Sidelined Morris Claiborne: 'Sky is the limit'

IRVING, Texas -- The Dallas Cowboys packaged their first two picks in the 2012 draft to get the best cornerback prospect in a couple of decades, not a backup.

After two disappointing seasons, Morris Claiborne is confident he will still prove the Cowboys right.

“The sky is the limit,” Claiborne said. “I’ve got big dreams. Where my mind is for this season, it’s really unbelievable. I’d rather not talk about it. I’d rather just show.”

Too bad Claiborne can’t show much right now. The Cowboys kept him out of team drills on the opening day of organized team activities, proceeding with caution as he recovers from offseason surgeries on his left shoulder and pinkie finger.

While his teammates competed, Claiborne did conditioning work to the side with other players rehabbing from injuries. That is a far too familiar view of practice for the sixth overall pick in the 2012 draft.

Claiborne missed all of the offseason workouts before his rookie season because he was recovering from surgery on his left wrist. He has missed significant time in both of his training camps because of minor knee injuries, including sitting out the entire 2013 preseason. He has missed games because of a concussion and strained hamstring, and he played hurt all season after dislocating his shoulder in last year’s opener.

Now, Claiborne is missing more valuable work, hoping the Cowboys’ medical staff will “let me loose” soon, but uncertain when he will get in on the action. It’s another detour for the sputtering development of a prized draft pick.

“You want players to play. There’s no question about that,” coach Jason Garrett said. “Mo’s had to deal with whatever it’s been over the course of the first couple of years of his career, but he’s also played a lot football for us, too. He’s done a great job this offseason coming back from his injury and getting stronger. He looks physically stronger to us. He’s moving around really well. We just want to do the right thing for him as we get going in these OTAs.”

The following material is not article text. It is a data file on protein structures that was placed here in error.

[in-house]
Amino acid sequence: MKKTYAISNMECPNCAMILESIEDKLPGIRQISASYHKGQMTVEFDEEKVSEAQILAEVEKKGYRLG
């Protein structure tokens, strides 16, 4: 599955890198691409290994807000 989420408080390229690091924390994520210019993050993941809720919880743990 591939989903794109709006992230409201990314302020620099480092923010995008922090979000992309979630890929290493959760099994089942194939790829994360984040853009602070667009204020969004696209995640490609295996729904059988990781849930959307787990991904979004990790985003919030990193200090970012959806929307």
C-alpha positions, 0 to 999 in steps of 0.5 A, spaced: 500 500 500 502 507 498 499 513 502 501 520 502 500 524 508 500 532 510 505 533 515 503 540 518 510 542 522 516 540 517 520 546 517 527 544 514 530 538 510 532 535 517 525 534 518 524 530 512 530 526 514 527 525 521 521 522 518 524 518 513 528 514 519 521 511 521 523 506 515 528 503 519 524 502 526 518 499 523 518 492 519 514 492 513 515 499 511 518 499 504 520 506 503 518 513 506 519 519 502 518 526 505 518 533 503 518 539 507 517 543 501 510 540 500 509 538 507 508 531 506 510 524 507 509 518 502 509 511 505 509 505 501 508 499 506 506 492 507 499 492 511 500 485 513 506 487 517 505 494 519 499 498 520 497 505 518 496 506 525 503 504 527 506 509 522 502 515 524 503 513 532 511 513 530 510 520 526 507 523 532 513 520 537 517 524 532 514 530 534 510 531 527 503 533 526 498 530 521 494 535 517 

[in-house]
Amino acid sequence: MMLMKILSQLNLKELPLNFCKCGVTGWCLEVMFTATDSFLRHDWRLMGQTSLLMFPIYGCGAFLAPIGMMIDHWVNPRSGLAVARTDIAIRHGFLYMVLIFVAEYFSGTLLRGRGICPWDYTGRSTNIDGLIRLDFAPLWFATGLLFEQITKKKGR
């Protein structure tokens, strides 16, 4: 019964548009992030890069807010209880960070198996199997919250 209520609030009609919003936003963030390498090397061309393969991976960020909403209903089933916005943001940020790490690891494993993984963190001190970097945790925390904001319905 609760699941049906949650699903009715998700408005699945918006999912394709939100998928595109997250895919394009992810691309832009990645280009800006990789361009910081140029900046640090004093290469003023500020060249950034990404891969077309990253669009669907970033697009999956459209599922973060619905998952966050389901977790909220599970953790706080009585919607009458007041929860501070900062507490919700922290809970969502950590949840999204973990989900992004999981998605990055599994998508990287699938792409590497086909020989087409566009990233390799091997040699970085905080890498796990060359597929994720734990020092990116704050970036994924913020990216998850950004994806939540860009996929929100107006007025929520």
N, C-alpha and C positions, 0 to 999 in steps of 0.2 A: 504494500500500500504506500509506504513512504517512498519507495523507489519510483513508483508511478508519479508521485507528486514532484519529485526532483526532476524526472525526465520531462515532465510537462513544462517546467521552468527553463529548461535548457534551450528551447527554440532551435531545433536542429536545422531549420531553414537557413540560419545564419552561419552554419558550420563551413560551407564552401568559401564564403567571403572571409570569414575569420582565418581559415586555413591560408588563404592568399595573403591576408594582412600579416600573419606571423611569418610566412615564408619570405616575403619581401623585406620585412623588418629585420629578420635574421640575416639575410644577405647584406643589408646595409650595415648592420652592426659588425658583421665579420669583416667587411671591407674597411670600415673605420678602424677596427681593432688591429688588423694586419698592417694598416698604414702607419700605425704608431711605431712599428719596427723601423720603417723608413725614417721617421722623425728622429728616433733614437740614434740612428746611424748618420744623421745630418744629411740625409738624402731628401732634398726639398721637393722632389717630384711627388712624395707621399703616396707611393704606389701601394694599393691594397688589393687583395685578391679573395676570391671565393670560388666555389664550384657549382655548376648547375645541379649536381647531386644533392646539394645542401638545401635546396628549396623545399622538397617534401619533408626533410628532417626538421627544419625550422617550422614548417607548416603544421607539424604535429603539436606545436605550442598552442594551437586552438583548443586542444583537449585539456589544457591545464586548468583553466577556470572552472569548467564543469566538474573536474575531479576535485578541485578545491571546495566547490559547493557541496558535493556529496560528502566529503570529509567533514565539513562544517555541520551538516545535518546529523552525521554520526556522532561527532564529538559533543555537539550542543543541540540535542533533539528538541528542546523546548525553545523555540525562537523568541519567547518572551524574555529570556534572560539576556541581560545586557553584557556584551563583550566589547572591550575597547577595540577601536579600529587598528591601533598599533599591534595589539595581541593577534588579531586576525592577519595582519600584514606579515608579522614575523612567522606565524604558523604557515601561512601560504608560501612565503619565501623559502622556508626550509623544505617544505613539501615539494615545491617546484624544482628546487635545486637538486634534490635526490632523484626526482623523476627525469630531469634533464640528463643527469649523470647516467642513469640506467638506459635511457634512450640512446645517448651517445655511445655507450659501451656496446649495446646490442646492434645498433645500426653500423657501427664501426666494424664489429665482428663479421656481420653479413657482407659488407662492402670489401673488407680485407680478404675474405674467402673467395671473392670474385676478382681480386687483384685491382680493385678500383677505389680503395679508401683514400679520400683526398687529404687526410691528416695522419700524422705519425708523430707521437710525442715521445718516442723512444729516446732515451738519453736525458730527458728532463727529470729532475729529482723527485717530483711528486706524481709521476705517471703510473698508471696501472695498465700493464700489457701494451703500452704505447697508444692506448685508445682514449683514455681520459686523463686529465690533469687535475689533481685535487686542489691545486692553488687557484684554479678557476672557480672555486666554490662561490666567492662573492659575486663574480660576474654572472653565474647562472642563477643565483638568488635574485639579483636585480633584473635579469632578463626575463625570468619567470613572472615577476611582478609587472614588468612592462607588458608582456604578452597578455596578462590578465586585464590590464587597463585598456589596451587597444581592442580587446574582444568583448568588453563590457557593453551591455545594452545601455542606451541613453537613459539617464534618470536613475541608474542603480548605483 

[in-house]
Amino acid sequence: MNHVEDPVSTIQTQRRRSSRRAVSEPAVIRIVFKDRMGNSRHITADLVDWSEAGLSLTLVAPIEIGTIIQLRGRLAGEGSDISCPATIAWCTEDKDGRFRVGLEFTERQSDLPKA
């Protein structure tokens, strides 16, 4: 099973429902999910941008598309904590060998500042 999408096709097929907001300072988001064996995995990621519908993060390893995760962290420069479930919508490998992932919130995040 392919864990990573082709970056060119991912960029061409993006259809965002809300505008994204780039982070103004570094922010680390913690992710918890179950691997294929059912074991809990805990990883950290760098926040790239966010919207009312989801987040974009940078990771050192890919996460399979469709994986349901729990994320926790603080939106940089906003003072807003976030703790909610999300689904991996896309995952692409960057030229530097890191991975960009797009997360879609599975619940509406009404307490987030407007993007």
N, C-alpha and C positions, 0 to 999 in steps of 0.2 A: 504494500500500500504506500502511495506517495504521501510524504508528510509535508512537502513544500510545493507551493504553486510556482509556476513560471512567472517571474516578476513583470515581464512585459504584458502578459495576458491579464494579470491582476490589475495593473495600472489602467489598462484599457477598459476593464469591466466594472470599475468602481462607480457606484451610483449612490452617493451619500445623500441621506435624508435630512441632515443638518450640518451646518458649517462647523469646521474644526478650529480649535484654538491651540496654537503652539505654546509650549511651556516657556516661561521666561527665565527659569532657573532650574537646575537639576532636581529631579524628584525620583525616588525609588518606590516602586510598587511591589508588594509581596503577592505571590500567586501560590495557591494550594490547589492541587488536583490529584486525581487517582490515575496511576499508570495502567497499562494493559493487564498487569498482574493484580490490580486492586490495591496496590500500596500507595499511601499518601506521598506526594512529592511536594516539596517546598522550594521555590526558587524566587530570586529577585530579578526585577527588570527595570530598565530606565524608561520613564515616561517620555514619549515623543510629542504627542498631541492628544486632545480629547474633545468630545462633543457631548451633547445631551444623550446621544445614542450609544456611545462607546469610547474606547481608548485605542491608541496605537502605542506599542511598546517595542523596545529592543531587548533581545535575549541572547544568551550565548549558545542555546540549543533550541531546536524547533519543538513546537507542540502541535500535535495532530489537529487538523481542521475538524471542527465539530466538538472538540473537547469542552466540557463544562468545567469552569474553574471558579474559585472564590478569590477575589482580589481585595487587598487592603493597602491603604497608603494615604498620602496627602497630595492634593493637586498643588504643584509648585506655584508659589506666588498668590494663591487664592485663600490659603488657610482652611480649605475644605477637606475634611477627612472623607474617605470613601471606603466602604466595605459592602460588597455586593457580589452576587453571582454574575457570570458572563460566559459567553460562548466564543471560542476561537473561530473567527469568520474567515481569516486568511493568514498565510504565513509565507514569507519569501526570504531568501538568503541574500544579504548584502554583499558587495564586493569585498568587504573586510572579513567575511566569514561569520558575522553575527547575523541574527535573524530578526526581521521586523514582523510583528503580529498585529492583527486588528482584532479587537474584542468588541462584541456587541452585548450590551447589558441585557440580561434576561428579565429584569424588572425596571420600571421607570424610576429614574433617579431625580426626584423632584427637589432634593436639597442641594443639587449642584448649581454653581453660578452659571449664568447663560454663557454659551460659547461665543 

Claiborne wants to do right by the Cowboys, too. He wants to make it clear that it wasn’t a massive mistake to pay such a premium price to move up eight spots for him.

“I want to be the greatest to do it,” Claiborne said. “I want to make history along with my team.”

Never mind his place in history among the all-time greats like Deion Sanders, who owner/general manager Jerry Jones crowed on 2012 draft weekend was the last cornerback prospect the Cowboys graded higher than Claiborne. At this point, Claiborne has his work cut out for him just to earn a starting spot.

Injuries were a factor, but Orlando Scandrick took Claiborne’s starting job last season based on performance. There have been precious few glimpses of potential greatness from Claiborne, who has only two interceptions and has been picked on often over the past two seasons.

The Cowboys were counting on Claiborne to make a major leap last season. Instead, he was a significant part of the problem on a defense that ranked dead last in the league.

“We feel like we have something to prove as an entire defense, and we feel like we have something to prove as individuals,” Claiborne said. “I think that plays a big part in it. All of us are hungry and all of us want the same thing. All of us want to be great.”

Claiborne has as much to prove as anybody. He can get started once he’s cleared to practice.